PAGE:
14 February, 2024

Theory of Knowledge - Mathematics and Love

Theory of Knowledge - Mathematics and Love-Maths and Love-Theory of Knowledge Mathematics

Theory of Knowledge (ToK) is one of the core subjects in the IB Diploma Programme. It challenges students to question ‘how to we know what we know, and how can we prove it?’

Understanding knowledge
Our ToK students spent a day diving deeper into how we can use maths to promote diversity, inclusion, and equality. And one of their challenges involved looking at how we can use maths to help us find, and maintain, romantic love and relationships.

 

Calculated love
After watching a TED talk by Dr Hannah Fry ‘The Mathematics of Love’, our students were each given a discussion point to consider further. The students had each chosen one of the 10 IB ‘learner profiles’ to focus on during the day. These profiles are:

  • Inquirers
  • Knowledgeable
  • Thinkers
  • Communicators
  • Principled
  • Open-minded
  • Caring
  • Risk-takers
  • Balanced
  • Reflective 

Two students might therefore consider the same question, but with a different perspective.

 

Mathematical dating patterns
Dr Fry accepts, after delivering some rather damning calculations on our chances of meeting the ideal match, that “love doesn’t really work like that.” However, “love, as with most of life, is full of patterns and mathematics is, ultimately, all about the study of patterns.” Looking at patters, our ToK students were introduced to three mathematically calculable ‘Top Tips’ for love:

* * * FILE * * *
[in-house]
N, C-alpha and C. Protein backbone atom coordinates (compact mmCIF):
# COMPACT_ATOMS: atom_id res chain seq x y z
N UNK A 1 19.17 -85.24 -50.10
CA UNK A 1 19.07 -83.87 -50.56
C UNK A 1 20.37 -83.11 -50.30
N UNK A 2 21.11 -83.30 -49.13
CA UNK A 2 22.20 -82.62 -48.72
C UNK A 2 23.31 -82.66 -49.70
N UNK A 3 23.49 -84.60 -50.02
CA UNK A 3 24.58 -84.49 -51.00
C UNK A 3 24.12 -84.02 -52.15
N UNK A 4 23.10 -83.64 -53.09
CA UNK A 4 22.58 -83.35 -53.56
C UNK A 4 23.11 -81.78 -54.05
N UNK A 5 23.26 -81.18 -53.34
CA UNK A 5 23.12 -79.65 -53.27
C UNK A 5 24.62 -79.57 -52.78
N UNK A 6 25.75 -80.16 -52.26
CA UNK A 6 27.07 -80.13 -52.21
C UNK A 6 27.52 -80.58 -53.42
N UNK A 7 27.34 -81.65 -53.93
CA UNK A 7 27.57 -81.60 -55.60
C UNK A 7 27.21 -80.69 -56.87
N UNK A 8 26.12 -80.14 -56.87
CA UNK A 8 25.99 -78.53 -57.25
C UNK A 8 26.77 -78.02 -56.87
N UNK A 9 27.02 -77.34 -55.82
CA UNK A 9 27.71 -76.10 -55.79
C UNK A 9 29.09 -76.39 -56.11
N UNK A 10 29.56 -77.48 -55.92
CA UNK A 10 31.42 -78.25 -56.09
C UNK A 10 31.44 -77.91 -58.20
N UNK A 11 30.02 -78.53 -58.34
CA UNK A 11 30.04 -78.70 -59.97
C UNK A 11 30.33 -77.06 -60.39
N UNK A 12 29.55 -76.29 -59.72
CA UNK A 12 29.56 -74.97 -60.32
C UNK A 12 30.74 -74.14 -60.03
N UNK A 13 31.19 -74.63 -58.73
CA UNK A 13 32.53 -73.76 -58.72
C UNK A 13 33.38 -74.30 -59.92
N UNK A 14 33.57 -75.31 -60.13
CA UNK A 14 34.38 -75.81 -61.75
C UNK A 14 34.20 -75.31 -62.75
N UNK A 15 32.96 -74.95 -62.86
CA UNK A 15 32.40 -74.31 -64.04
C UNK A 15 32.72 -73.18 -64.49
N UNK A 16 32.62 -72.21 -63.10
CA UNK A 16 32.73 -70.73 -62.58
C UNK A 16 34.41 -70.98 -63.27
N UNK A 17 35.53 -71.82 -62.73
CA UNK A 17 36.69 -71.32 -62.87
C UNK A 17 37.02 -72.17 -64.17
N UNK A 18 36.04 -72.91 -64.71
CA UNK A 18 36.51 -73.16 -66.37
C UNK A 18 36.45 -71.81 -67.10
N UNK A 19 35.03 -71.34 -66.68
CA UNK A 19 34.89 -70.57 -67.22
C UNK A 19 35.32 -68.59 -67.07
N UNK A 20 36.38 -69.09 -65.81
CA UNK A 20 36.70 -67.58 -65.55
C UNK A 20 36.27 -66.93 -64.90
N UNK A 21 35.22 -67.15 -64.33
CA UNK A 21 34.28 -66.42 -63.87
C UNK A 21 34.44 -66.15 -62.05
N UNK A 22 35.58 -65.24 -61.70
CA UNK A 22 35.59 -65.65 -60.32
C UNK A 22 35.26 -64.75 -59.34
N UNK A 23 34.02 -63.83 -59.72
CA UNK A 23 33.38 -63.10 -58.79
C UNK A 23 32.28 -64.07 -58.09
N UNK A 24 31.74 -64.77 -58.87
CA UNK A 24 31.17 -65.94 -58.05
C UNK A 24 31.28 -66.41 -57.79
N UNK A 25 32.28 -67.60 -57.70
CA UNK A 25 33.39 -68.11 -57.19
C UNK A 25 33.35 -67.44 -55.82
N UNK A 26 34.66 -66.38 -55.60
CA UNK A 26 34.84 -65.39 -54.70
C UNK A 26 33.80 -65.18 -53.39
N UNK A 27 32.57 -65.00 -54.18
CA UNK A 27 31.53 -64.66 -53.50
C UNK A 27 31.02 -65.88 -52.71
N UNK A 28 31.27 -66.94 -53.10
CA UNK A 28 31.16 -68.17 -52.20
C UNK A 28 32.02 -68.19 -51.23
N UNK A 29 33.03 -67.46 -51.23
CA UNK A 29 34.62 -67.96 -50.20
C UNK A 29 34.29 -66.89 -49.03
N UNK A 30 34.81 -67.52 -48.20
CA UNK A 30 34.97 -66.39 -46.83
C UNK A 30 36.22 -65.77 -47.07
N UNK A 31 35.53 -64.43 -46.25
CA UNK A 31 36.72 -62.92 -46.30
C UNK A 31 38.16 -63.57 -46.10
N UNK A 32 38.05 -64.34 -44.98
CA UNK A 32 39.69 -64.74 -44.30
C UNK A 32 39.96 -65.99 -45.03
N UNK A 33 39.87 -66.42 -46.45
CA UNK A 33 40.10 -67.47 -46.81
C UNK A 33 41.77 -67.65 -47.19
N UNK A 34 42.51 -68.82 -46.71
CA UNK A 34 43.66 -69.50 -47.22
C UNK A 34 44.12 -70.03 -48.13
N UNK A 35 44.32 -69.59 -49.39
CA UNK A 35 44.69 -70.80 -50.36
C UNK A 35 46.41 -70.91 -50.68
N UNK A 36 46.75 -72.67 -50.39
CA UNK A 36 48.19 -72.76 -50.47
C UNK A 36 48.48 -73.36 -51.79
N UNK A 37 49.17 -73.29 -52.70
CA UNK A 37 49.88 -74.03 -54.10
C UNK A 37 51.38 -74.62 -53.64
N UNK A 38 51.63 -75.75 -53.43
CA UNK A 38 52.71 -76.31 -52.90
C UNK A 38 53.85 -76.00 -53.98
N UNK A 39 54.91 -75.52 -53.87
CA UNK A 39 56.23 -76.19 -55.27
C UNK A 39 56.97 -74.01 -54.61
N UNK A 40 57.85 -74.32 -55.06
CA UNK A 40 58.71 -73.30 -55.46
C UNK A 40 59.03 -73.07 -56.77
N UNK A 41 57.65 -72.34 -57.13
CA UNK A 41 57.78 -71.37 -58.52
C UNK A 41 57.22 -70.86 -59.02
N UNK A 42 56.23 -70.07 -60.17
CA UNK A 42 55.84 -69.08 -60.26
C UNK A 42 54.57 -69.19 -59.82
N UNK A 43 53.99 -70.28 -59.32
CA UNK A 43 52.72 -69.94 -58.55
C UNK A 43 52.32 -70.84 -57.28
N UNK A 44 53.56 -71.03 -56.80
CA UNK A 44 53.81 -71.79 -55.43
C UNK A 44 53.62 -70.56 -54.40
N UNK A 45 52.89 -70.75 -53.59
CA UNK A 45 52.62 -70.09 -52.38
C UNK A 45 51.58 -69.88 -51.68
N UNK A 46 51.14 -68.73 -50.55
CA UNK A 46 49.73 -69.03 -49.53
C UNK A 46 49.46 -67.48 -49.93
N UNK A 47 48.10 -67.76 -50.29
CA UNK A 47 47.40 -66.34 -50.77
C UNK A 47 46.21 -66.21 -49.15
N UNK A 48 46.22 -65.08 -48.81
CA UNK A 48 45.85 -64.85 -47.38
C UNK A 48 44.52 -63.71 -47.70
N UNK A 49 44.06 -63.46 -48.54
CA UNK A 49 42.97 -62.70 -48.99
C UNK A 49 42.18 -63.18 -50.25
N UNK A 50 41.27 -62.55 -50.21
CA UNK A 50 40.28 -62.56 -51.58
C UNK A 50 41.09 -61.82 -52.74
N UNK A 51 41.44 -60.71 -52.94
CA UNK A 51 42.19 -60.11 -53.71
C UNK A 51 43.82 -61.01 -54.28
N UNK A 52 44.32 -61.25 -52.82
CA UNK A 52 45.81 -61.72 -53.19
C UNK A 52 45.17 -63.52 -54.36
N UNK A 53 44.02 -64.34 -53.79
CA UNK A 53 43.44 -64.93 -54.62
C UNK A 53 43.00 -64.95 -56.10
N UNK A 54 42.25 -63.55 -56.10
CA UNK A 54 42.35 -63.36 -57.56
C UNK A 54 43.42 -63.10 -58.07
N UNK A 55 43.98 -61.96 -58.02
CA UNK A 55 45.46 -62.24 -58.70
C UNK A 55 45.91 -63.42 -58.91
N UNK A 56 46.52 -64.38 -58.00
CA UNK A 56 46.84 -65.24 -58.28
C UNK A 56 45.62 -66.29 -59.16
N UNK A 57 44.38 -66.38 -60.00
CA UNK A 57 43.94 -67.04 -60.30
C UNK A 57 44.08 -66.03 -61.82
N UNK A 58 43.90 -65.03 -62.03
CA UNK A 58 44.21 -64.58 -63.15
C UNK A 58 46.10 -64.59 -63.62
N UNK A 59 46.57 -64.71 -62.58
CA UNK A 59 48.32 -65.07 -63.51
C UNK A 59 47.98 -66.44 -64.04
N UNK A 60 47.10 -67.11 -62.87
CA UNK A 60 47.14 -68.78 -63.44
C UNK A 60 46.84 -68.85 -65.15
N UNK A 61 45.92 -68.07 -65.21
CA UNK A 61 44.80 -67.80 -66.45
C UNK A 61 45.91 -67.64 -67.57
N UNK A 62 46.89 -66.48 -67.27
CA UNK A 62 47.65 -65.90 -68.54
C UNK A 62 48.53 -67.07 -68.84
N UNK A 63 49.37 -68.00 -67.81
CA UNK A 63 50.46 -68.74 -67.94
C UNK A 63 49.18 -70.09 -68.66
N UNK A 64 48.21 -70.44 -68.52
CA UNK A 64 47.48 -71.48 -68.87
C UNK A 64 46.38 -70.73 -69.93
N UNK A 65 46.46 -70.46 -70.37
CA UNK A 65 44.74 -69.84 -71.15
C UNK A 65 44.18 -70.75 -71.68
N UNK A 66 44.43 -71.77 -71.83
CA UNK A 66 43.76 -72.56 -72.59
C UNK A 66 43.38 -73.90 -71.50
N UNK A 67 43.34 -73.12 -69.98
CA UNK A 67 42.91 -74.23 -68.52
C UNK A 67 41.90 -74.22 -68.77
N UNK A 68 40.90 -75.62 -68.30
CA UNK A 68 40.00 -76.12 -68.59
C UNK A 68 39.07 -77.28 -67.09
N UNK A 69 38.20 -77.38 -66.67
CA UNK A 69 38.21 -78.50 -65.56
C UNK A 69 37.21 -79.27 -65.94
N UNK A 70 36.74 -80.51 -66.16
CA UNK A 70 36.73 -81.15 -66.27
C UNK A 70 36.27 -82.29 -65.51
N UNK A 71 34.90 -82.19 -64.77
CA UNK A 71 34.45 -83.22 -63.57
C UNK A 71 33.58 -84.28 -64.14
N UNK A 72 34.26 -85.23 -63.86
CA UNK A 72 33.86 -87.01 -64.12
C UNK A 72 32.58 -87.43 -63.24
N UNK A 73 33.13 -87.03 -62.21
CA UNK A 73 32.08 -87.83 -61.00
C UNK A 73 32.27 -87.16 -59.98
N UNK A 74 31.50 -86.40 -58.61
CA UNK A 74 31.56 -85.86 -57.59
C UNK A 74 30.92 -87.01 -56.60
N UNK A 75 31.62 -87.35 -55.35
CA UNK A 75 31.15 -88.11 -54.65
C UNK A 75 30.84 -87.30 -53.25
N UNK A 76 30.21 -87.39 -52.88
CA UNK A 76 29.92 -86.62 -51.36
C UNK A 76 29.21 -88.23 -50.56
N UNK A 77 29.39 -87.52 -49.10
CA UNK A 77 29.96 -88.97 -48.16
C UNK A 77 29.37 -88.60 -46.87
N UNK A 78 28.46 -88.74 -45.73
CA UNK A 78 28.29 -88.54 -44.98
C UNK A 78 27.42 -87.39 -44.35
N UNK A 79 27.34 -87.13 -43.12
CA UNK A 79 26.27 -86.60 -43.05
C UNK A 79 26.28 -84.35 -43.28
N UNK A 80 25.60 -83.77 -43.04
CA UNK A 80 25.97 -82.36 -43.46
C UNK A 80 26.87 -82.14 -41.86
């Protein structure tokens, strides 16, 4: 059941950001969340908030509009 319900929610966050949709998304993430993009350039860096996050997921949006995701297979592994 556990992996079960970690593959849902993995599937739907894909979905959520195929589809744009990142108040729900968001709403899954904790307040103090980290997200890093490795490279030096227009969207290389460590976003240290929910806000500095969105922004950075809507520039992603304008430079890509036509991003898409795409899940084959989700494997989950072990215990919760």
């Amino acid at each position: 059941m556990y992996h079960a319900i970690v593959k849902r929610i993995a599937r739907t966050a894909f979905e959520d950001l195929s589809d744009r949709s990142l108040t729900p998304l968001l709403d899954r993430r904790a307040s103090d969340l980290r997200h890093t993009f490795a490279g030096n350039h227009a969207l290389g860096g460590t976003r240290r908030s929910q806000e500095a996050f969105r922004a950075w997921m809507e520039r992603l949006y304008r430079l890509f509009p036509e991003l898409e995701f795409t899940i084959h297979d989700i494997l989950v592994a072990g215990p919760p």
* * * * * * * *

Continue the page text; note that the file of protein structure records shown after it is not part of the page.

• How to win at online dating
  • How to pick the perfect partner
  • How to avoid divorce

 

Diving deeper
Taking key points from the TED talk, students were asked to dive deeper into some of the concepts, from the ‘rule’ that says our best hope of love is to stop our search for true love at the 37% mark, that being less attractive makes us more popular on online dating sites, and that we can even apply maths to conflict in relationships to help us avoid divorce.

 

Thinking for success
The idea of using mathematics to calculate our love lives is not something most of us will have considered, and for many teens love is a subject at the forefront of their minds. Discussions like this help our DP students become the kind of critical thinkers that universities and employers recognise and value. This is one of the key reasons LCIS chose the International Baccalaureate for our higher education curriculum. Find out more about the International Baccalaureate at LCIS here.